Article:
Are You Done Complaining Yet?

The more people whine about the way Chinese do things, the more I have to wonder if they’ve ever met anyone different than themselves. They’ve gone 5000 years without your help and they’ll do another 5000 whether you correct them or not.

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“I wish they’d all learn how to drive and queue,” said every basic foreigner.

You know how it is; you’ve probably heard this all before. Time and time again. “Oh, that is disgusting!” people exclaim as they complain about missing manners, lack of attention paid to rules and safety or doing many things socially unacceptable in the west.

Time and time again, this kind of debate hits apps, social forums, coffee shops and is found in almost any conversation with an expat.

When you talk with an expat, you might think you can usually quickly assess their background with respect to their education and proper transferrable social skills, all coupled with a splash of common sense.

That moment when John Doe cuts you up on Guantai Lu road, while driving erratically, is not the moment to prescribe deep and meaningful conversation. As they hurtle from the furthest outside lane and edge into the last few inches of junction, you don’t have time to give any thought to why. Still, let’s say you could talk—is it your job to educate them, all-knowing oracle?

Perhaps a worker struggling to find work may be more likely to suffer tunnel vision and not pay due care and attention to your precious mountain bike worth five times their monthly wage.

Think about it: desperation might drive the negative behavior. Perhaps a worker struggling to find work may be more likely to suffer tunnel vision and not pay due care and attention to your precious mountain bike worth five times their monthly wage. How can we educate and share our thoughts? My British nature urges me to write a strongly worded letter to somebody, but who?!

Have a little heart
How many times do we consider how far away these workers are from their homes, comfort zone and families? Do migrant workers feel they can close the widening gap and enter the middle classes? How easy is it to pick up manners in an unfamiliar place? How simple is it to shed long-conditioned behavior? During the three years I have been here, I’m sure there has been an exponential increase in no spitting signage.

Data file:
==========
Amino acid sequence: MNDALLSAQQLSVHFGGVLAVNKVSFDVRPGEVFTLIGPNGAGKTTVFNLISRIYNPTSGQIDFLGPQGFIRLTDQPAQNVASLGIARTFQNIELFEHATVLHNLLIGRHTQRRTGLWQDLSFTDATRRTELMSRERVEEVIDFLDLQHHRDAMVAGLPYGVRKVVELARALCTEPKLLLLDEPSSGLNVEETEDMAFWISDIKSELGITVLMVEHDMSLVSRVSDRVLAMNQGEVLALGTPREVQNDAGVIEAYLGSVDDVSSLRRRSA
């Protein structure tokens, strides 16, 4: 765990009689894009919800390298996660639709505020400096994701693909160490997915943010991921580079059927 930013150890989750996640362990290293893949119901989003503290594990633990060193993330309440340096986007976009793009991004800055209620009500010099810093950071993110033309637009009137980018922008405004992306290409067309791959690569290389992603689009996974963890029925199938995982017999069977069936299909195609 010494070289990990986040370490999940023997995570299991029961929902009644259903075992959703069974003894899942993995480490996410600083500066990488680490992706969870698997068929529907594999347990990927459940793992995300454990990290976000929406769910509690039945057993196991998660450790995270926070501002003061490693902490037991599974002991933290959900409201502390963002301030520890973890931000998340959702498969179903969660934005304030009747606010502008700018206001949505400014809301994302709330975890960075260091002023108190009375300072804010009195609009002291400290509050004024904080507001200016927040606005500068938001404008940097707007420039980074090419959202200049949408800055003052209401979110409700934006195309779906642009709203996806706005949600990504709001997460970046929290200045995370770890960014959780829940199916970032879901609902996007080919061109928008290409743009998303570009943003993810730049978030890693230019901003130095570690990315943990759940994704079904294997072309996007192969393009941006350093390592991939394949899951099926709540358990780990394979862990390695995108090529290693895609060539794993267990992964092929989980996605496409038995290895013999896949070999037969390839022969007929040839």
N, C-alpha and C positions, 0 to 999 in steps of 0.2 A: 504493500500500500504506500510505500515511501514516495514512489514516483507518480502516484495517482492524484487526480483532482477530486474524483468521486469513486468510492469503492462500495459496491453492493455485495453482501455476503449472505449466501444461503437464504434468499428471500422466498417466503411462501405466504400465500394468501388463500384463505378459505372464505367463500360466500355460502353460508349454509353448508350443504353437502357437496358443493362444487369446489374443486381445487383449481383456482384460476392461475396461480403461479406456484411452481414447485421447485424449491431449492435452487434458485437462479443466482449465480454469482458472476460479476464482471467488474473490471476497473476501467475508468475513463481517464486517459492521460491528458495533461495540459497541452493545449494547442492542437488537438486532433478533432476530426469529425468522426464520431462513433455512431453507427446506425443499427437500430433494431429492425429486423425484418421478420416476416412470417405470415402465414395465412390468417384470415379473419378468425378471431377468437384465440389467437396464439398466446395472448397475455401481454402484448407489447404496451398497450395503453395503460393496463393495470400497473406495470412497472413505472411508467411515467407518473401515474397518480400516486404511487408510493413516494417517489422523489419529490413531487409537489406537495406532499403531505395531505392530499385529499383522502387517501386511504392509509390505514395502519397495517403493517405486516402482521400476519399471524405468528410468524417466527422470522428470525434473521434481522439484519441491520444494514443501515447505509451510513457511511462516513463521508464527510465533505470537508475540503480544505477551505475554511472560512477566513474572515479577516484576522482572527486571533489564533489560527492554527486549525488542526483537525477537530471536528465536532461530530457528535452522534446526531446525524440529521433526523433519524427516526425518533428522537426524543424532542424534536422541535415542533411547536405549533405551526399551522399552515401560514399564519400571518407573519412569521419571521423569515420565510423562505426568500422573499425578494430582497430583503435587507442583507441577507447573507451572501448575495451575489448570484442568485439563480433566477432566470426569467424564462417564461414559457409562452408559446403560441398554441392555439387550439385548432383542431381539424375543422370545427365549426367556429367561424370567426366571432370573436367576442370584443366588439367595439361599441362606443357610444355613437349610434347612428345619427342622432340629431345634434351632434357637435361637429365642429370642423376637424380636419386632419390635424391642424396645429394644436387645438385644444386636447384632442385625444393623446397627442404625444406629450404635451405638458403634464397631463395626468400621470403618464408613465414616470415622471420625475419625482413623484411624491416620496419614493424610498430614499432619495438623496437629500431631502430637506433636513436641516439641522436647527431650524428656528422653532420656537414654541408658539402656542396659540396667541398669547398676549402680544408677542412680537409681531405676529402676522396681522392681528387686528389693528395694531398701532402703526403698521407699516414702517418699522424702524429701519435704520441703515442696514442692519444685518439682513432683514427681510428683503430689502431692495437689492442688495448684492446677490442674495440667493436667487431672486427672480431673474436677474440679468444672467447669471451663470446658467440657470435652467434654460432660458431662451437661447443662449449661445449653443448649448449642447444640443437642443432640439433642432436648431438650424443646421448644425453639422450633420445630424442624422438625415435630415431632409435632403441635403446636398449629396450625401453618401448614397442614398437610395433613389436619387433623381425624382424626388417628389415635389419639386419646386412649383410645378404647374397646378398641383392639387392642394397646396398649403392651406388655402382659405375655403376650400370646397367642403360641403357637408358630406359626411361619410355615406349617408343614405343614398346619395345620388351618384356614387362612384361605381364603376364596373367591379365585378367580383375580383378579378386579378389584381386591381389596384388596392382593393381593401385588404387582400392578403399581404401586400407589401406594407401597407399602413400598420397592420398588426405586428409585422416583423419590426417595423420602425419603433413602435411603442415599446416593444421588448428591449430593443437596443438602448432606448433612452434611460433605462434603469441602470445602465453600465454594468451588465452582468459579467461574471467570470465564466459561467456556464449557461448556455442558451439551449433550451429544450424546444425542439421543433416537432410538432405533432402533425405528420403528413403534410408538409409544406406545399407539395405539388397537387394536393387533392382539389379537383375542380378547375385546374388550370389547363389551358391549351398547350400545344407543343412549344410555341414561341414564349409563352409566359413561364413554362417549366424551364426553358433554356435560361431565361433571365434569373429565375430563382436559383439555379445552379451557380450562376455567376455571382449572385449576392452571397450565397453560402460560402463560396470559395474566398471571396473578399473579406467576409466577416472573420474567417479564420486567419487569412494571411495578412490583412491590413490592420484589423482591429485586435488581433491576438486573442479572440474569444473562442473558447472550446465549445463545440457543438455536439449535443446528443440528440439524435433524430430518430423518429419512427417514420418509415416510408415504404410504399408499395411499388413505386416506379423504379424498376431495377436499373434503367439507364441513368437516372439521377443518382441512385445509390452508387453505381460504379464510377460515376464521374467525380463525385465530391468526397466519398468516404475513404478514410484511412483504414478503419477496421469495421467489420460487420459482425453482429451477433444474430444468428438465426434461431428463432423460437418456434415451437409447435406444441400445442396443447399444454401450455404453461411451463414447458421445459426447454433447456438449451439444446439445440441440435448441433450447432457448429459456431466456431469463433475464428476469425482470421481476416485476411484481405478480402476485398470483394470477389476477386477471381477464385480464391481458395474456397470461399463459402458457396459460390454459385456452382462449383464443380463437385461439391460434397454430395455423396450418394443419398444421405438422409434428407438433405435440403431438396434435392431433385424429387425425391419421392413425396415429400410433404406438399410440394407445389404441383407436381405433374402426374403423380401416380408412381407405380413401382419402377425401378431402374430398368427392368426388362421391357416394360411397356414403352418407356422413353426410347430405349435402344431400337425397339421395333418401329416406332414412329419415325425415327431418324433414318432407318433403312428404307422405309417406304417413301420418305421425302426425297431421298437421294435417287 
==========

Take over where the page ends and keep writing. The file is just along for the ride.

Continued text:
One child may end up rather selfish: me, mine, I. As a kid, I was raised with multiple brothers and sisters. We shared. Now, I also grew up with a few friends that were the sole offspring of their roosts. Some, but not all, were selfish. Might this affect your view on assimilation into the strange urban sprawl?

In a migrant city, does everyone get to know each other like the neighbors you see on television?

“Hello, I wish to gain an equal footing as a fellow urbanite, but I won’t hold the door open for this pregnant lady who is carrying her shopping and the kitchen sink.” I’ve seen this scenario twice in Dongguan. Once the halfwit could have been Western, the other was perhaps a local, migrant worker.

In the 1970’s, many people were moved from cities to the countryside resulting in a particularly different generation in the so-called Down to the Countryside Movement. Now we see a smidgen of the 250 million country folk topping up the megacities of China. Dongguan is no exception. According to online mass media, more than 50% of the country’s population are dwellers in urban locations and that figure has risen by 30% since 1980. Wikipedia says, so it must be true.

A city like our fair Dongguan is growing. The economy is growing. It needs people right here, right now. High-waged jobs are a privilege for some and opportunity to progress should be a right for all. For every piece of litter dropped, there is likely a social (who taught who what?), personal (is it just me or is everyone lazy?), economic (no threat of a fine here), emotional (well, it releases a worry of where to find a rubbish bin) and cultural reasoning (London’s rivers were once toilets, too).
As a foreigner, I sometimes snarl or laugh at the rudeness or oddities, but then I take a step back and think, hang on, what happened here could have been different, but it wasn’t. Why?

When people from one area move to another. They bring change with their own education and experiences. For the residents settled in Dongguan during a generation or two, things take time. Patience is a virtue to grasp an understanding of why things aren’t quite what they seem.

Also, how few of us actually point out what is more acceptable? If people want to see change, make the changes; talk the talk and get others walking the walk. The new residents need you, o’ great bastion of reason and understanding. How will you guide the residents of this city to be precisely the Dongguan you so long to see? Until one morning you’ll wake and realize you never had to leave your now faraway home because it followed you here.

Category Op-Ed